at Earlsferry and the iron 'yett from the old tolbooth at Anstruther
Easter. On the other hand, it must be remembered that several
of the kirk towers were used for municipal purposes--the tower
at Pittenweem being expressly erected for this purpose and still
shared between the Kirk and the burgh authorities.
the tolbooths have disappeared, several of the mercat crosses
have survived, though not on their original sites, as at Cellardyke,
Anstruther Easter and Pittenweem--tall ornamental shafts, all
dating from the seventeenth century (though Pittenweem has a dated
cap of 1736) and symbolizing the right of the burghers to hold
a free market.
Anstruther Easter the Mercat Cross now adjoins the Harbour, and
in this case, with the decline in importance of the older high
Street parallel to the Shore, the latter has become the main centre
of burgh Life. At St Monance on the other hand the Shore has always
been the focal point of the community. At Pittenweem, by contrast,
the burgh has two focal points--the Shore fronting the Harbour
and the High Street on the higher ground above, the two being
charmingly linked by steep wynds, up and down which much of the
activity of the burgh flows.
differences are an intrinsic part of the character and individuality
of the East Neuk burghs. but in every case the Shore and Harbour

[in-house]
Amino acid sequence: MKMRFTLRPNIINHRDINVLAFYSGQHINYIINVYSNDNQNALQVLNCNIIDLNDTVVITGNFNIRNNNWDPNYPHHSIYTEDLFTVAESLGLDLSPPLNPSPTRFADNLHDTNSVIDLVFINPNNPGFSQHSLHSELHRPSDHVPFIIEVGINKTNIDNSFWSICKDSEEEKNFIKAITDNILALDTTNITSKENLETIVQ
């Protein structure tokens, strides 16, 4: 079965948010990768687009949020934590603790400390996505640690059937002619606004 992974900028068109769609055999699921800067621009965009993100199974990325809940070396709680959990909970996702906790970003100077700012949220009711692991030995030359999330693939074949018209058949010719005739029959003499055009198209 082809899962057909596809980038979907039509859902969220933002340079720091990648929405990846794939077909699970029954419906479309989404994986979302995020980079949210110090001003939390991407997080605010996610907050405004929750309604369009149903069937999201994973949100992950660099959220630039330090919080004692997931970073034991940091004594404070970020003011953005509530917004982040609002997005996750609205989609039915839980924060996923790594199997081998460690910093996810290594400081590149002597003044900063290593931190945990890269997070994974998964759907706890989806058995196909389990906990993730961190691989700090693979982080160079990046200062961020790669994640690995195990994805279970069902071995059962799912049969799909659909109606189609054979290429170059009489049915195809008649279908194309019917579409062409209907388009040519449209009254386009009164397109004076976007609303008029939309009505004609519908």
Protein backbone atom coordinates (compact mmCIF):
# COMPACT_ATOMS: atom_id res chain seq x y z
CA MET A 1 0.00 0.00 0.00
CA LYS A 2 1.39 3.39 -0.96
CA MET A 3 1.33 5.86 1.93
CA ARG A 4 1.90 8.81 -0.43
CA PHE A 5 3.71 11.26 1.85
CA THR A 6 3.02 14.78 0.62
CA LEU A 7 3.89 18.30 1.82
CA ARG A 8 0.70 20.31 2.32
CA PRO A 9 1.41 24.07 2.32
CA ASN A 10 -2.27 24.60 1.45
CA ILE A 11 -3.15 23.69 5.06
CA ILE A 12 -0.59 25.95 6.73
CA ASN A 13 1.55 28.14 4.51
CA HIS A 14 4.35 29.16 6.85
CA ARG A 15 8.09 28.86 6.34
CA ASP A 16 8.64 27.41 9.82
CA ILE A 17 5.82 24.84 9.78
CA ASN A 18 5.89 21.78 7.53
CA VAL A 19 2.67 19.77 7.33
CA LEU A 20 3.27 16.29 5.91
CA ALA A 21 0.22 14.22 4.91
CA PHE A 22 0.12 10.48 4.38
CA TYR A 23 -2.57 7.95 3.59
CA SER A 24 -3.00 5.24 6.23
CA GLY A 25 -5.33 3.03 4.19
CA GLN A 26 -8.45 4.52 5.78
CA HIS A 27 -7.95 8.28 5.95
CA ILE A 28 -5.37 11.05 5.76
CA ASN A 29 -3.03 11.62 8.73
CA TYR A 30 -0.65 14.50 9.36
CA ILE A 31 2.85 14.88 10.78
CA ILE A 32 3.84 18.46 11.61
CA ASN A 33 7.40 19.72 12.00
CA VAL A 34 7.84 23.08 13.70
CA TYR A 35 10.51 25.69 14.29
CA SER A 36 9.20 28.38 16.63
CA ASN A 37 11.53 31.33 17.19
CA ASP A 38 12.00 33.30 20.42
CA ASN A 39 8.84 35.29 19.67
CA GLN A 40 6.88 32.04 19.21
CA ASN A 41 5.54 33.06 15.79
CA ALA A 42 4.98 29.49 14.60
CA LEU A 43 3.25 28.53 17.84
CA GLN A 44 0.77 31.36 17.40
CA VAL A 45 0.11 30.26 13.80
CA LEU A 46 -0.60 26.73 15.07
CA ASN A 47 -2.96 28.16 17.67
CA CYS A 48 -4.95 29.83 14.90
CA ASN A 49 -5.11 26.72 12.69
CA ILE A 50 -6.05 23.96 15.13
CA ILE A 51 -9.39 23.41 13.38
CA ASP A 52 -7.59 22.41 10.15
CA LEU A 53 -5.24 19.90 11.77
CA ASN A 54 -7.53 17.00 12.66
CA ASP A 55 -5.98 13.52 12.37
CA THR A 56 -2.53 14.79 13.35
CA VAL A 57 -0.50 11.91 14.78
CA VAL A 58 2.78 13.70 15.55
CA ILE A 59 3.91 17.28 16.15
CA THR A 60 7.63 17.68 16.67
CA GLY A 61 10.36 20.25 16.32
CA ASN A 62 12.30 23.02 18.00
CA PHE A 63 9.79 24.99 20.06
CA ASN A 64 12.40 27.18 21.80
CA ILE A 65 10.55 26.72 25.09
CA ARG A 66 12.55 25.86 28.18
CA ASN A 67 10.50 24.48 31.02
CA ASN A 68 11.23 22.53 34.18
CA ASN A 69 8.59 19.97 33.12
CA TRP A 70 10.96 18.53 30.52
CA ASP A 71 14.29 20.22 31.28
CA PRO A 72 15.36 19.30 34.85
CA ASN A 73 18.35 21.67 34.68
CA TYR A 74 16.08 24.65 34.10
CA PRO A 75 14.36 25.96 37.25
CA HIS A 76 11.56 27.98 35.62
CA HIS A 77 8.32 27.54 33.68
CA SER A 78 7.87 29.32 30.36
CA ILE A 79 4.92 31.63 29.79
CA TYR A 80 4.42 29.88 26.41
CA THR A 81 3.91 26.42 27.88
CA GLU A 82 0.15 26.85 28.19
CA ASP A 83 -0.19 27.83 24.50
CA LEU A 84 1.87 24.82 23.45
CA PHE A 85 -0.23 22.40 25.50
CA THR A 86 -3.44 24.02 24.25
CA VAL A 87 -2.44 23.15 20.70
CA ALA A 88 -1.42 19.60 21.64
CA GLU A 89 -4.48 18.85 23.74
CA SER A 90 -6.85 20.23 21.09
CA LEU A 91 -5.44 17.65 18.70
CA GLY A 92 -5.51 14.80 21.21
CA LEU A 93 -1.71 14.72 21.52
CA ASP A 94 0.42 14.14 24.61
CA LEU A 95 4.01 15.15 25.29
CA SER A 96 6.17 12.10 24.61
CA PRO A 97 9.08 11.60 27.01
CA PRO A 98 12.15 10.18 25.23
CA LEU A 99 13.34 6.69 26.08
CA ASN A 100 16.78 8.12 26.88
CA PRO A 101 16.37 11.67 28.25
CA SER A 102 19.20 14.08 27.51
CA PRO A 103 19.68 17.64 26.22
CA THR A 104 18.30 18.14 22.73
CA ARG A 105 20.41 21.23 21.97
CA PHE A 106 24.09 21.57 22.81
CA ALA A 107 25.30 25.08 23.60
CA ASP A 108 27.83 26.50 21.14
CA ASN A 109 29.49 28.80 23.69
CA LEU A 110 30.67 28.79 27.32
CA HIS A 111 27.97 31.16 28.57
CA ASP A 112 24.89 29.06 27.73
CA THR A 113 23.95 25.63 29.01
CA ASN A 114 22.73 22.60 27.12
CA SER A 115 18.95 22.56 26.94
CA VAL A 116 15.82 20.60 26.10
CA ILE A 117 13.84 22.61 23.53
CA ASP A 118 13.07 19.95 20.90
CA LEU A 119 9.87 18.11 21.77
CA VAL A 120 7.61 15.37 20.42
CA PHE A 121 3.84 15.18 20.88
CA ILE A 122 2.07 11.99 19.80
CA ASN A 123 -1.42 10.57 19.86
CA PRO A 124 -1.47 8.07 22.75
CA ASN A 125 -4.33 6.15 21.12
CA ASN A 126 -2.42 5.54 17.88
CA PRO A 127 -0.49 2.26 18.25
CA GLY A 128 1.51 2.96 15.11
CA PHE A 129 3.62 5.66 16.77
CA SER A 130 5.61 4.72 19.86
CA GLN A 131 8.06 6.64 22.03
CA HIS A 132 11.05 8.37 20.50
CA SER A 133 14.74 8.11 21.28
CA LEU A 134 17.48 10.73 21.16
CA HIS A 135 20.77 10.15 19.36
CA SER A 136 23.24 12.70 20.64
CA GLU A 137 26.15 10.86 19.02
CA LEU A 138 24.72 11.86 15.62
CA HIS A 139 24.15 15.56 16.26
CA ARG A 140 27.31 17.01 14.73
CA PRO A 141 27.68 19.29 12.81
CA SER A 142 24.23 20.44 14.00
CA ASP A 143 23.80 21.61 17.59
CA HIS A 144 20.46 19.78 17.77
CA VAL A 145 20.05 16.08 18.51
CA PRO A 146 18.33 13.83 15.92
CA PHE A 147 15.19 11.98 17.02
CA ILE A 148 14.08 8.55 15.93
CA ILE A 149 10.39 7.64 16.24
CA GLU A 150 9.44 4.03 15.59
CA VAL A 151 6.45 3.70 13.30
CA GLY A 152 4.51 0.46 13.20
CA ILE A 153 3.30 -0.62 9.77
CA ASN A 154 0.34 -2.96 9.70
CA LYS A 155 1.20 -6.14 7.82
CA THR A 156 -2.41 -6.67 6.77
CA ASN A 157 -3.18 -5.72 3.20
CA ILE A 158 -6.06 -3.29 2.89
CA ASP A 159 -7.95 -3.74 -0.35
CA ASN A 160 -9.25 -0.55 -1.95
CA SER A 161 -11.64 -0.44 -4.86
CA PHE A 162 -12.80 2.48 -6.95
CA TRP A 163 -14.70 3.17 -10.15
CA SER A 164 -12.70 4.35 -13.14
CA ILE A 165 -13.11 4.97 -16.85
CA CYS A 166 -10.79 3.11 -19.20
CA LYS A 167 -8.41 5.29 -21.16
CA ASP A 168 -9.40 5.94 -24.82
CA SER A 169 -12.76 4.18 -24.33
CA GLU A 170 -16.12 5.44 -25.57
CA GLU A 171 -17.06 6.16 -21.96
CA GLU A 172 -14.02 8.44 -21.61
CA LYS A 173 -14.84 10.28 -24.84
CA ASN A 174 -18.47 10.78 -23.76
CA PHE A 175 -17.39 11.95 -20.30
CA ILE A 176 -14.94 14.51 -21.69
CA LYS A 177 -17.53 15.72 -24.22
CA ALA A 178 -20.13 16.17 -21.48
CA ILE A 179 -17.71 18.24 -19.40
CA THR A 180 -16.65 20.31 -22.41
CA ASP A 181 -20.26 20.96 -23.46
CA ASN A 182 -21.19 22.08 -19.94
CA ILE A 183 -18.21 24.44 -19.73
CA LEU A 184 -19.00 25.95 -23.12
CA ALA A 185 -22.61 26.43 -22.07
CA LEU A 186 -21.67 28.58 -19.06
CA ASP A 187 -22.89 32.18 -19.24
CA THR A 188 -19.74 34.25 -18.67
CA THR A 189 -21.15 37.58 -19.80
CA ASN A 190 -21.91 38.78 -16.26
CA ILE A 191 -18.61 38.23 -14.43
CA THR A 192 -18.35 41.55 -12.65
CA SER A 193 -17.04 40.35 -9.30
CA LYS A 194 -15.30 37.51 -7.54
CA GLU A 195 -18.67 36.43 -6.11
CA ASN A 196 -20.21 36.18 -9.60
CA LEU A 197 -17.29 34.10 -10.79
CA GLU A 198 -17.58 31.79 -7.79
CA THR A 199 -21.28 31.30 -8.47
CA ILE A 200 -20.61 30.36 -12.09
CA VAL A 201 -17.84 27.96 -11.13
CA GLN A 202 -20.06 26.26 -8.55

play a notable part in the social life and architectural pattern
of the burgh. Some will prefer the open outlook and spacious scale
of Anstruther Easter, others the sheltered compactness of St Monance
or Cellardyke. Others, again, may think that Pittenweem, with
its stately merchant houses fronting its double harbor, strikes
the happy mean, while others may find a special attraction in
the remote pierhead of Elie with its view over the bay towards
its burgh. At both Pittenweem and Elie the harbors retain the
old granaries in which the produce of the Fife farmlands mig.ht
be stored before being shipped elsewhere in Britain or overseas.
Anstruther has the famed Scottish Fisheries Museum.
of the houses in the East Neuk Burghs are of outstanding individual
excellence and historic interest. At Pittenweem there is the 'Great
House ' of the Priory, and the Kellie Lodging--town house of the
lairds of Kellie Castle in which they might, like other Scottish
lairds, from time to time share in the urban amenities of their
neighbor burgh. At Elie there is 'the Castle,' while enough is
left of Gillespie House, in its doorpiece and other features,
to suggest its splendor when complete.
almost more important to the character of the burghs are groups
and streets of old houses, which, while by no means lacking in
individual merit, achieve distinction by their overall effect
of continuity and orderly design. Of such groups and streets Anstruther
Wester contains a charming example in the High Street and its
continuation ('The Esplanade') to the old harbor and stepping-stones
across the Dreel Burn. In Anstruther Easter. Castle Street provides
a similar pattern of dignity and good neighborliness, with Shore
Street little behind in its general effect. In Pittenweem, both
the High Street and the Shores provide townscapes that delight
the eye. The view of the West Shore - almost unknown to the casual
tourist - is especially rewarding. St Monance has a fine group
at the West Shore; Elie has an attractive series of old houses
in the terrace; and Earlsferry has much to see in its High Street.
brilliant whites and more occasional yellows and other colors
of the houses make the East Neuk delightfully bright and interesting.
The roofs too have their color, the strong red of pantiles predominating
and the picturesque, yet practical ' crowstepped ' gable.